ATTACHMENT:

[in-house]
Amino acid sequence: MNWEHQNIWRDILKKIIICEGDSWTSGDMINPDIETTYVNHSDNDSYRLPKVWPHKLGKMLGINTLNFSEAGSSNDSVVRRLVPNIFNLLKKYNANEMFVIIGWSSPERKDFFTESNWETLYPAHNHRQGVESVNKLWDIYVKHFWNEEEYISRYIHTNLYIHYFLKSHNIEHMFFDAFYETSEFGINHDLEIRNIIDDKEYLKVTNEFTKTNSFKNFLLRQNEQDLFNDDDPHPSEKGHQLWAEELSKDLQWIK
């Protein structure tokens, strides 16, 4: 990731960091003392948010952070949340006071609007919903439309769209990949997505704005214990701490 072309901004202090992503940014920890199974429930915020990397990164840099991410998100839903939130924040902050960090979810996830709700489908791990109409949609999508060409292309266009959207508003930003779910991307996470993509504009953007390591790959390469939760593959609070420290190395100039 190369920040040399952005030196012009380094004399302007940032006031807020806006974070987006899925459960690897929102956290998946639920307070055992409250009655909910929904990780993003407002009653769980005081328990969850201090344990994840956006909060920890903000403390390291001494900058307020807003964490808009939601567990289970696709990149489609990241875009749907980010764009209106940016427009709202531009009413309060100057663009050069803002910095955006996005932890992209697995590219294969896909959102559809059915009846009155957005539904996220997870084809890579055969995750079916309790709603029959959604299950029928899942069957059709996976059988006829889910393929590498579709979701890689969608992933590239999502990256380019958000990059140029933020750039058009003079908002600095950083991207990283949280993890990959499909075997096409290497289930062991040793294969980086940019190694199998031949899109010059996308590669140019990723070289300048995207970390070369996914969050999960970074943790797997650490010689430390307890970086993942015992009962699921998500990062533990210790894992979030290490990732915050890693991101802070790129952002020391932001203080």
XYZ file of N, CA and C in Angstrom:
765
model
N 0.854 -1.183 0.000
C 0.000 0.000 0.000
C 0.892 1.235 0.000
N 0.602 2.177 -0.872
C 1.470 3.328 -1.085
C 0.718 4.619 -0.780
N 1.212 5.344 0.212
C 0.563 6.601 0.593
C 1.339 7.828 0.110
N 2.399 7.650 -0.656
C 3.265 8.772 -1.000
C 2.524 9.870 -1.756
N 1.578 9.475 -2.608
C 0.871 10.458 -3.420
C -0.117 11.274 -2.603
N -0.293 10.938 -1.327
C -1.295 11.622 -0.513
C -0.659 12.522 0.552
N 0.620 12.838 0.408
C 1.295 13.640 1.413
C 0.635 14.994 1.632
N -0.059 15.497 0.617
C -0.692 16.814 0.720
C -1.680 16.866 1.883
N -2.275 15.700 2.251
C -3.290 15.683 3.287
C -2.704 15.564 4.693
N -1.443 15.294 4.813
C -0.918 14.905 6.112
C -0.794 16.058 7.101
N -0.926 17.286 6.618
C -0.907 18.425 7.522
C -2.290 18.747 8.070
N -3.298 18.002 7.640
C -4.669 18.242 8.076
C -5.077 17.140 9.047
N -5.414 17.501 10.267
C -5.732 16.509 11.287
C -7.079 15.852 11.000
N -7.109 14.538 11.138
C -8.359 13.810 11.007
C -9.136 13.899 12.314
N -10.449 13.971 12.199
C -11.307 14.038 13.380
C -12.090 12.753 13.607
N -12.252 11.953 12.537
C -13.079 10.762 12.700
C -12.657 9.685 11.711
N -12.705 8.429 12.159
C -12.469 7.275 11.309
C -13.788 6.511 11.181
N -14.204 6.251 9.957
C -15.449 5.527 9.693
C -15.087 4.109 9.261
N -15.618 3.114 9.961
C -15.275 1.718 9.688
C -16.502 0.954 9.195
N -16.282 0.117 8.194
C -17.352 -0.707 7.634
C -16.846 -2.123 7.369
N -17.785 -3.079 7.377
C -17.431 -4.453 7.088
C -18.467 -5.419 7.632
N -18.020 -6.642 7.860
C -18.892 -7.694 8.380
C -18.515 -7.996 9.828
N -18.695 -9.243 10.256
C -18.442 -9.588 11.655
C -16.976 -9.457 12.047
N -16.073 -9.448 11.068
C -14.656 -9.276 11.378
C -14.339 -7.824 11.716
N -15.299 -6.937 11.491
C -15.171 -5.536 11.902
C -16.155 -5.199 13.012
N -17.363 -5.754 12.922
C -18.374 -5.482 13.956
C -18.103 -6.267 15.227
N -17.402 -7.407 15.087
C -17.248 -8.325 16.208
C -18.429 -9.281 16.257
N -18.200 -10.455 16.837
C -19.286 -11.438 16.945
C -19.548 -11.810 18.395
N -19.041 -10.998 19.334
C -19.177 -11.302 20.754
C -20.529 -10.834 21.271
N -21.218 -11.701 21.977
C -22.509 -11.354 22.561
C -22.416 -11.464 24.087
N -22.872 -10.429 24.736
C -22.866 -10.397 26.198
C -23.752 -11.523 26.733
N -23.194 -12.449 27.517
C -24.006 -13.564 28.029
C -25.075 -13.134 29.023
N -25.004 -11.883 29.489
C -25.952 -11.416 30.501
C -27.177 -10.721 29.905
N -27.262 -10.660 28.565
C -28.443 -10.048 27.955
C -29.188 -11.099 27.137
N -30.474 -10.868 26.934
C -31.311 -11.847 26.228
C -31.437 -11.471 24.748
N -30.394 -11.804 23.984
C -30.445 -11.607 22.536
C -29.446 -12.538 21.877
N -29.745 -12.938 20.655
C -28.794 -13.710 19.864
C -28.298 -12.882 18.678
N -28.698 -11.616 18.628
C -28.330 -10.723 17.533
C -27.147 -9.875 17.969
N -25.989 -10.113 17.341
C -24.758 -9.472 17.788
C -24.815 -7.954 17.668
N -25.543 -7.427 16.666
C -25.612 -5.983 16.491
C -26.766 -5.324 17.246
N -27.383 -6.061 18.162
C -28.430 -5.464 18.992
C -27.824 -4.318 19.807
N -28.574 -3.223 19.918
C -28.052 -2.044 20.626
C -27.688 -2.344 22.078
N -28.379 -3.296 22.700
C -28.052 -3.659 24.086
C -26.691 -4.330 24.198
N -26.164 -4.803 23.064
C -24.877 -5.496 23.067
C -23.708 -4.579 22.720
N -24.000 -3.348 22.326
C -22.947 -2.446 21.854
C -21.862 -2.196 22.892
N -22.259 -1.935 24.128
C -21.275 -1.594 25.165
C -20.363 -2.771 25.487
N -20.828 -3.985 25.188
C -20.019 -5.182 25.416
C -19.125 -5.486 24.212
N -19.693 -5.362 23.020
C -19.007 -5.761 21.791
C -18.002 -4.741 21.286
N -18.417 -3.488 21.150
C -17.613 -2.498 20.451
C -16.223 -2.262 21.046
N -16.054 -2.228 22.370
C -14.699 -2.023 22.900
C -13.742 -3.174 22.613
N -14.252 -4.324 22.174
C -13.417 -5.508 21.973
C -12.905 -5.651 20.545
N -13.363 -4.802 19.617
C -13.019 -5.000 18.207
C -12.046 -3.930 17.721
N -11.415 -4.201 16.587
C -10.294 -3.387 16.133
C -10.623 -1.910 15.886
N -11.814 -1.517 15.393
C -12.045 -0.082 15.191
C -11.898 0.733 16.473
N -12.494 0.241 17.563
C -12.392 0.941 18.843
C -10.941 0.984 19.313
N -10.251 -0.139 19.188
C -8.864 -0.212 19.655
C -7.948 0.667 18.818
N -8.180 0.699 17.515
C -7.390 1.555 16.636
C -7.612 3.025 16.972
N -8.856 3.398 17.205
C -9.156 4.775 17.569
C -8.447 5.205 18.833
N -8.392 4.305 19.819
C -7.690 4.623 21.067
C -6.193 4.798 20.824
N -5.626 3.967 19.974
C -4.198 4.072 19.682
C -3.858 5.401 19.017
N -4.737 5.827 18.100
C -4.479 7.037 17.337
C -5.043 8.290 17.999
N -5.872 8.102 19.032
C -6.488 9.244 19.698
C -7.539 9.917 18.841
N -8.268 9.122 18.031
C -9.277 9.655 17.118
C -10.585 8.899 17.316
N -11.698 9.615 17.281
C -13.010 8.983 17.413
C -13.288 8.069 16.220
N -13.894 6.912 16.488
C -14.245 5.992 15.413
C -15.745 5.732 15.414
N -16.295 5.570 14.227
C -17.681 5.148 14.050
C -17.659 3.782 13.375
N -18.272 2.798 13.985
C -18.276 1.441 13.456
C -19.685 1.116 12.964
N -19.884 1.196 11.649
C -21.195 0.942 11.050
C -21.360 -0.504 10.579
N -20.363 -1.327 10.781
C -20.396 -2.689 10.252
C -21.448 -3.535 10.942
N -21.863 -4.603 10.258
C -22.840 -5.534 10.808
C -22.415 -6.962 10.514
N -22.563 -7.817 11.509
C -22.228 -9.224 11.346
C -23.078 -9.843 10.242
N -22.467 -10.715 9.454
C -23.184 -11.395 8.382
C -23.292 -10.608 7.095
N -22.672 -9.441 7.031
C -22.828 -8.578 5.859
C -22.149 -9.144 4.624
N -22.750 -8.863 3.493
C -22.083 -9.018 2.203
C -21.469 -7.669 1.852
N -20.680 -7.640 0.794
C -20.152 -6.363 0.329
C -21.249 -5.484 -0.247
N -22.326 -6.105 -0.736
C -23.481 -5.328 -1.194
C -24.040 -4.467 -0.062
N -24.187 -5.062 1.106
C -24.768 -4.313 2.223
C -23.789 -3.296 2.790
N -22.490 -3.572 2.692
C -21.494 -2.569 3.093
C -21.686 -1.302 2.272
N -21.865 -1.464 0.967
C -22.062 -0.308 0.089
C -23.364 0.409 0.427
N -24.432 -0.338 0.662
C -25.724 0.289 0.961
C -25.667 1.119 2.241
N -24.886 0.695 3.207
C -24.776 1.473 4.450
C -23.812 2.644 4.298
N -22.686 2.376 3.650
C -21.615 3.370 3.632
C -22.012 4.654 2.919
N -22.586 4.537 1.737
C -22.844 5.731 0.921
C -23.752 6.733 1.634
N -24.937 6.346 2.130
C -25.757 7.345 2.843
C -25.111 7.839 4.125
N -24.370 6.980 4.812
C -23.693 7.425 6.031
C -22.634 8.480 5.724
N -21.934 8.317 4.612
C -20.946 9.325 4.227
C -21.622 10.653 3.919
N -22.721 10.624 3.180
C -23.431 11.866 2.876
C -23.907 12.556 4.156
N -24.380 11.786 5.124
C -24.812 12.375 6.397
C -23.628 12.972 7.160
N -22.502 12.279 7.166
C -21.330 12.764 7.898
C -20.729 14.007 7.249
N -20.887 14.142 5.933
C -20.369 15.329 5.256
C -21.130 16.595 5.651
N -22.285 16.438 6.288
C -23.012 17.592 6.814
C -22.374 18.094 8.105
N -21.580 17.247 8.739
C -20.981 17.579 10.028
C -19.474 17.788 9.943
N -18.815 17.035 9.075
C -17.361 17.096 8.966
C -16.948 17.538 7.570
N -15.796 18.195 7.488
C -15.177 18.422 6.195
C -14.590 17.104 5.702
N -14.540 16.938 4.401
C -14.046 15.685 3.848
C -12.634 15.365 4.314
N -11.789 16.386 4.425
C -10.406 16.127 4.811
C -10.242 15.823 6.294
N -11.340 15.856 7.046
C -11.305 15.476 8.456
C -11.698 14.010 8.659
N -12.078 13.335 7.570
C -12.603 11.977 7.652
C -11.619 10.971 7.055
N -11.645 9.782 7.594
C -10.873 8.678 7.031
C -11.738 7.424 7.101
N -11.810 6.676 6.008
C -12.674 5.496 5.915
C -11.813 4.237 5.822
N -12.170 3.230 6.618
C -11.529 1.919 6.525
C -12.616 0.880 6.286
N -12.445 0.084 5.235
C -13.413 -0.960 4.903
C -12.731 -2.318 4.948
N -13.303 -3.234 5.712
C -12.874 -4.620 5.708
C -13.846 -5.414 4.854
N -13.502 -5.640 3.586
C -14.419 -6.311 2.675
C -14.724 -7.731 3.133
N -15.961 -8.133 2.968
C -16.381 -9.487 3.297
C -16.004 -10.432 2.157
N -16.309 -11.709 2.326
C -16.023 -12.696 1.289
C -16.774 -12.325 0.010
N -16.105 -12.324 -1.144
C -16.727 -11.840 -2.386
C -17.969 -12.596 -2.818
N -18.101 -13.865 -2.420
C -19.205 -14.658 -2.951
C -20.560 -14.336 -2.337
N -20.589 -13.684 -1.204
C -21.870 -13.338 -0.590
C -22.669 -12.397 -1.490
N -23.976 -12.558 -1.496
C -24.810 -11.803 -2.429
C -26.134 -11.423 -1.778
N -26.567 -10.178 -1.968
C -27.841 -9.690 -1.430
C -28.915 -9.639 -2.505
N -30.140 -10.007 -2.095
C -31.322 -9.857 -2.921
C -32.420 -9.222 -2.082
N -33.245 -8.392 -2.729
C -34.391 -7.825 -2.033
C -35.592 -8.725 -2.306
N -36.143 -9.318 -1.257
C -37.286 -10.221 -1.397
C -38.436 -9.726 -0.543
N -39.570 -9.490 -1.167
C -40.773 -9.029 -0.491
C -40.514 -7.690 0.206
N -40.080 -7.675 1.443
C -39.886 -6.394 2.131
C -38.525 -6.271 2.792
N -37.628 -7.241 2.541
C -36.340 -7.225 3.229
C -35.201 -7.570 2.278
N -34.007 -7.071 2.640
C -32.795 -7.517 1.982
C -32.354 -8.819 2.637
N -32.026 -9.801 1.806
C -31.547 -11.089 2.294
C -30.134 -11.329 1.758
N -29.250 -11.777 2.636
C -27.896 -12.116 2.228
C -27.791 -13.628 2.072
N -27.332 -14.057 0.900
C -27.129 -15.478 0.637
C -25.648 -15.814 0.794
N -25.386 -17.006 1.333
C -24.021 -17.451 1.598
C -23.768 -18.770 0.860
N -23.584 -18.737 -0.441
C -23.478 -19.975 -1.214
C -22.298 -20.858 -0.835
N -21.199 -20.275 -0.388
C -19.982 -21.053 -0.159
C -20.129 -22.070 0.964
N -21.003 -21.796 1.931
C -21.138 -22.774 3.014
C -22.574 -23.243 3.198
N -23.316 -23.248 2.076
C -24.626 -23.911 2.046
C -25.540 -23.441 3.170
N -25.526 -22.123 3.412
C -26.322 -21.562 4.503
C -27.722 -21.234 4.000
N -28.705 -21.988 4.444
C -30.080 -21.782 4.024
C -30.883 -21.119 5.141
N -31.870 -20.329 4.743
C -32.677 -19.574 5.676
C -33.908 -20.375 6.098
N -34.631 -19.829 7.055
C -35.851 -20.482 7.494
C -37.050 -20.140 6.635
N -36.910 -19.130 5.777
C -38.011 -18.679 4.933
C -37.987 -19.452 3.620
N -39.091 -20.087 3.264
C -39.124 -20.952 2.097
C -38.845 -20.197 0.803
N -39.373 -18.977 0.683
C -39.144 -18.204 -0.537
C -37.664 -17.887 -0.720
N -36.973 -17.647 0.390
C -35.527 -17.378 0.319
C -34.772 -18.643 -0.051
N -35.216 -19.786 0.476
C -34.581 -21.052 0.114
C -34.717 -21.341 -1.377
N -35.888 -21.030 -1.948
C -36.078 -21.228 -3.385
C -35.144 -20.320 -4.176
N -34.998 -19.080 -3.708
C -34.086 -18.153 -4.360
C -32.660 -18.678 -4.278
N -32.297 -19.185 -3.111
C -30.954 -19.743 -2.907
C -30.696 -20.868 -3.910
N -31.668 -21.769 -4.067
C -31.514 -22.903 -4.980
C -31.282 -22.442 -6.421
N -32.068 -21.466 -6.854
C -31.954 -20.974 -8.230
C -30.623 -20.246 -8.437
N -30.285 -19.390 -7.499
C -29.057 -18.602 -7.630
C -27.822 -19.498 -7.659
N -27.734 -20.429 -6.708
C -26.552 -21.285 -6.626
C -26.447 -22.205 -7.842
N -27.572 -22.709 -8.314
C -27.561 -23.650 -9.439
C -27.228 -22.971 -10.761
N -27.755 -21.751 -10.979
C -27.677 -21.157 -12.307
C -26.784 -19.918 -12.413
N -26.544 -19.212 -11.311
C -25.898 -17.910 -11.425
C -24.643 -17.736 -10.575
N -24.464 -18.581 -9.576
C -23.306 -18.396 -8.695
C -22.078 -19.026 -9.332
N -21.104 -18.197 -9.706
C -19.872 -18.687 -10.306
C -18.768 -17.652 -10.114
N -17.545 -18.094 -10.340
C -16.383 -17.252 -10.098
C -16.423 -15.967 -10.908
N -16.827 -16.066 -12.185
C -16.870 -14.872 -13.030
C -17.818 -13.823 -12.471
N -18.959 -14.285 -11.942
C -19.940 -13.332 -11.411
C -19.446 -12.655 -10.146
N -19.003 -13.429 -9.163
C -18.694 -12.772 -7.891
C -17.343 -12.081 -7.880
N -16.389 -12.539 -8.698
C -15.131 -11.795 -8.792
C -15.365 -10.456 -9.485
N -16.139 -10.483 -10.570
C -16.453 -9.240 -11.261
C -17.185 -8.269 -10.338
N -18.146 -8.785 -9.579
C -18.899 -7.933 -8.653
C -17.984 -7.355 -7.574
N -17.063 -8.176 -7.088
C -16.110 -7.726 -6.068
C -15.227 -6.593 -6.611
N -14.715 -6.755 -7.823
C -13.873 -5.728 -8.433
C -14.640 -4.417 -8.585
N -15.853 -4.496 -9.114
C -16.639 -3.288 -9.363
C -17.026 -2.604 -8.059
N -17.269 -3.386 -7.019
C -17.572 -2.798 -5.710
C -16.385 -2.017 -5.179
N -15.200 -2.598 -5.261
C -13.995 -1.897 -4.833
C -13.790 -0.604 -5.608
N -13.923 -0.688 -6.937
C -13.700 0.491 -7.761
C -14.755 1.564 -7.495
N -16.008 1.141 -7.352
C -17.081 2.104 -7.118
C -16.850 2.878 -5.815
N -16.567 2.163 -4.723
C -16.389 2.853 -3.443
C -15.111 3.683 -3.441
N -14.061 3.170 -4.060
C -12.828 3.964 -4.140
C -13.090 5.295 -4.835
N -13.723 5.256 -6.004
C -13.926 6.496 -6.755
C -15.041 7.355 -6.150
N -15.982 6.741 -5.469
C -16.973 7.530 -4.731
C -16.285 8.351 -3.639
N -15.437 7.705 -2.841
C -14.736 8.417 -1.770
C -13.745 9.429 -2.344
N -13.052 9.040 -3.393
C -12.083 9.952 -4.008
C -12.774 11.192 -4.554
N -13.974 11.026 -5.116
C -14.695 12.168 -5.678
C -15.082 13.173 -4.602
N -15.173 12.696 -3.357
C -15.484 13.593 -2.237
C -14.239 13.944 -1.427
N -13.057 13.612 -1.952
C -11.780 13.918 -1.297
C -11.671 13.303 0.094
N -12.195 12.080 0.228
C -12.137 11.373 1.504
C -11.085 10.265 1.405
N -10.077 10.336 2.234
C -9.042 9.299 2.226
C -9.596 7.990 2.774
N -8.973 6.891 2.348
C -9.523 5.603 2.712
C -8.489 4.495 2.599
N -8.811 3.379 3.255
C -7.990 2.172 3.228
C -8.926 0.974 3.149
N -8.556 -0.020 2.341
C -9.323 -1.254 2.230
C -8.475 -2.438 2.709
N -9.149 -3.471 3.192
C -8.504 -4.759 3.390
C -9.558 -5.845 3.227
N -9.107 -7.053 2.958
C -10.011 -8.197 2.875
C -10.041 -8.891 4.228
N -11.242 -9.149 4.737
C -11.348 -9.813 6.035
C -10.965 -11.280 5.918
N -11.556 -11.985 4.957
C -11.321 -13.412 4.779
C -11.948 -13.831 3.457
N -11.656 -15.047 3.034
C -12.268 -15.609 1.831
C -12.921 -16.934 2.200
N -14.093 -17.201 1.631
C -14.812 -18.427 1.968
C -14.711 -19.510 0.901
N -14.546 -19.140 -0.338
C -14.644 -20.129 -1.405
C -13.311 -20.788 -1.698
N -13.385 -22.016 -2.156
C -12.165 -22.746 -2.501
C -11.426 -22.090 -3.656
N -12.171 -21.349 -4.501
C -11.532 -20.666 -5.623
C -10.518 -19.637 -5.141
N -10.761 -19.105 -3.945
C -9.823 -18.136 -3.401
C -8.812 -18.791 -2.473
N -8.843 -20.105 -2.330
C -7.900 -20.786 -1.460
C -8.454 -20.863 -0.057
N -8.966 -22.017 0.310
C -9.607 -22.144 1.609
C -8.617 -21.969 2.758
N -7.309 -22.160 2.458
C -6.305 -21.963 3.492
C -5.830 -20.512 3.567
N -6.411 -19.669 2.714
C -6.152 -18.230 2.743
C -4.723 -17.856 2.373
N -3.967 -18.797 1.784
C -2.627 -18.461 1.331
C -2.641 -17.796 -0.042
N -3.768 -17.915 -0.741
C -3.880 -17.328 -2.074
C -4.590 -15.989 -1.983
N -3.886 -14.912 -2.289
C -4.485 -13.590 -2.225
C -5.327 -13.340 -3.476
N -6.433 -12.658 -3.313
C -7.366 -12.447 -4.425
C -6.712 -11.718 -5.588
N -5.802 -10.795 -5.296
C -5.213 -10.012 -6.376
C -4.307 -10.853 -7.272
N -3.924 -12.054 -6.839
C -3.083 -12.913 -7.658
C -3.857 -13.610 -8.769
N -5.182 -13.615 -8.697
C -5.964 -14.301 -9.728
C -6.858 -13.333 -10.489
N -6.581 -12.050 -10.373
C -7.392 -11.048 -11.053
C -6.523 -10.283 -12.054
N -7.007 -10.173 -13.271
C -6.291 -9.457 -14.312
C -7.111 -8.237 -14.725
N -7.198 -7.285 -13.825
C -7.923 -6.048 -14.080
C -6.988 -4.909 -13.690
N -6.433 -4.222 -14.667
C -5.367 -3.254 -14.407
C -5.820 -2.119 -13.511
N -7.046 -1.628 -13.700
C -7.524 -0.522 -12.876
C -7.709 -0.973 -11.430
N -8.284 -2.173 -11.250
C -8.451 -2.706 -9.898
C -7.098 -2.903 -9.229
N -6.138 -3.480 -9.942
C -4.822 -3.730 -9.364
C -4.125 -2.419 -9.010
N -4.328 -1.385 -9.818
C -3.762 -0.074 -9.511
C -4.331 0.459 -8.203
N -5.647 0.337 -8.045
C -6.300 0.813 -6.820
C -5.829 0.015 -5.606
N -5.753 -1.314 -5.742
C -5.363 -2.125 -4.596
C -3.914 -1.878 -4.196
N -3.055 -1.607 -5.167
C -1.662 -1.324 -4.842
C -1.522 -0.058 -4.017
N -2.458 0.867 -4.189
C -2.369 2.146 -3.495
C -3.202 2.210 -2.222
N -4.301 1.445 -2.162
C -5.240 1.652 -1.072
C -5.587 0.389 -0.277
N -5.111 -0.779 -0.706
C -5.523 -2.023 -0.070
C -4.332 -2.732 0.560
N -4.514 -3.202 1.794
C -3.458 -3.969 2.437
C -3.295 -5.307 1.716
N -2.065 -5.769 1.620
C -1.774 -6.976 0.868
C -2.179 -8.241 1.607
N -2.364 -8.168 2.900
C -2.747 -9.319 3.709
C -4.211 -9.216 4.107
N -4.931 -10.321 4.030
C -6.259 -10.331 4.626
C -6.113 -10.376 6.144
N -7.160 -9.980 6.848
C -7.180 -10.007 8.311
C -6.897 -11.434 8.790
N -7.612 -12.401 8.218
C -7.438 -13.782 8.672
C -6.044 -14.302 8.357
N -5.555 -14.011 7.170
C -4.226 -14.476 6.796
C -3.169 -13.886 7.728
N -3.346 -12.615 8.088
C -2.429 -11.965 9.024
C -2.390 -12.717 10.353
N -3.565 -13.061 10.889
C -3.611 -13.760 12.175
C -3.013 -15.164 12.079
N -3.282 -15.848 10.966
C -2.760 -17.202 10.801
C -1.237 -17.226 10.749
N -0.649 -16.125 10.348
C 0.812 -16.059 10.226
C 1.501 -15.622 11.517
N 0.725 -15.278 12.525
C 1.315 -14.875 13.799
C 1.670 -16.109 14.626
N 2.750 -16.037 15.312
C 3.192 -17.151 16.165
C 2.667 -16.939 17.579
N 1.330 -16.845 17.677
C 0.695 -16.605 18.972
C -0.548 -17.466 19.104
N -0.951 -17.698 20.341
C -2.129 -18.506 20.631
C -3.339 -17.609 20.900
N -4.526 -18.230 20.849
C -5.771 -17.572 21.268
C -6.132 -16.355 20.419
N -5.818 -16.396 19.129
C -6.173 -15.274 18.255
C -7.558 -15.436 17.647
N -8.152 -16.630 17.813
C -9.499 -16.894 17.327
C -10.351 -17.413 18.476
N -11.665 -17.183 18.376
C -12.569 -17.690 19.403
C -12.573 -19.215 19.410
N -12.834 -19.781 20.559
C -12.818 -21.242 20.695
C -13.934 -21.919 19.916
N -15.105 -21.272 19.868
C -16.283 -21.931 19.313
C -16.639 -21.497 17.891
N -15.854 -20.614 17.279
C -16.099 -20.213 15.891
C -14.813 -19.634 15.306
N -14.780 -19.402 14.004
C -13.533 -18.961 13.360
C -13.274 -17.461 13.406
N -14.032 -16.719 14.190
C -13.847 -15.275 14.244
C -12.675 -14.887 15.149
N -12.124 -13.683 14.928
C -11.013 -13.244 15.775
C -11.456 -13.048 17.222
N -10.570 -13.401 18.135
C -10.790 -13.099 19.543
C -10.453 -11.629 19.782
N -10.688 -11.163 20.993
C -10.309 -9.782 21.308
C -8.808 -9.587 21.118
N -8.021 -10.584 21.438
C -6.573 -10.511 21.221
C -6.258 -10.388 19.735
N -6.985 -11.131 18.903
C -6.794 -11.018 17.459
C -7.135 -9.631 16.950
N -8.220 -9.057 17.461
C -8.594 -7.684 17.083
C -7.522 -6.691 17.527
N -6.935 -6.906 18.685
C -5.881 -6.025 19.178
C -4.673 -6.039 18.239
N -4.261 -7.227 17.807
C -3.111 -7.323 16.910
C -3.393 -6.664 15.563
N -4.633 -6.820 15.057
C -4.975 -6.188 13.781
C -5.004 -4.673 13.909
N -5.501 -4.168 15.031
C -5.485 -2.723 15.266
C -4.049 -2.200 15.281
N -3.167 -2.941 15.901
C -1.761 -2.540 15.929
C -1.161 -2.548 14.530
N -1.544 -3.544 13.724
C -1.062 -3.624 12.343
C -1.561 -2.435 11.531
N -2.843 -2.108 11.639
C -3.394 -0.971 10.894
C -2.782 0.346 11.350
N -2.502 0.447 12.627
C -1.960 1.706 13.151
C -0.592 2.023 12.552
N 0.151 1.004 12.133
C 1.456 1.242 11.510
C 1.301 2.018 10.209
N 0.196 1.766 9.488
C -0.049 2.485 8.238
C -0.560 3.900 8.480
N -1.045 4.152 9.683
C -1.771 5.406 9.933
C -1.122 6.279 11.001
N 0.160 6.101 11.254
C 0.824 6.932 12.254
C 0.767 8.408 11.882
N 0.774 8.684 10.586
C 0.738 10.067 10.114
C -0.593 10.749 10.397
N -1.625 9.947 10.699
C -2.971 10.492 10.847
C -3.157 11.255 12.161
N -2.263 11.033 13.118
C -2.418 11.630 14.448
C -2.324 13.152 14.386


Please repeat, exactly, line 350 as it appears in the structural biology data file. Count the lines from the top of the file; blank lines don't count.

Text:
C -40.773 -9.029 -0.491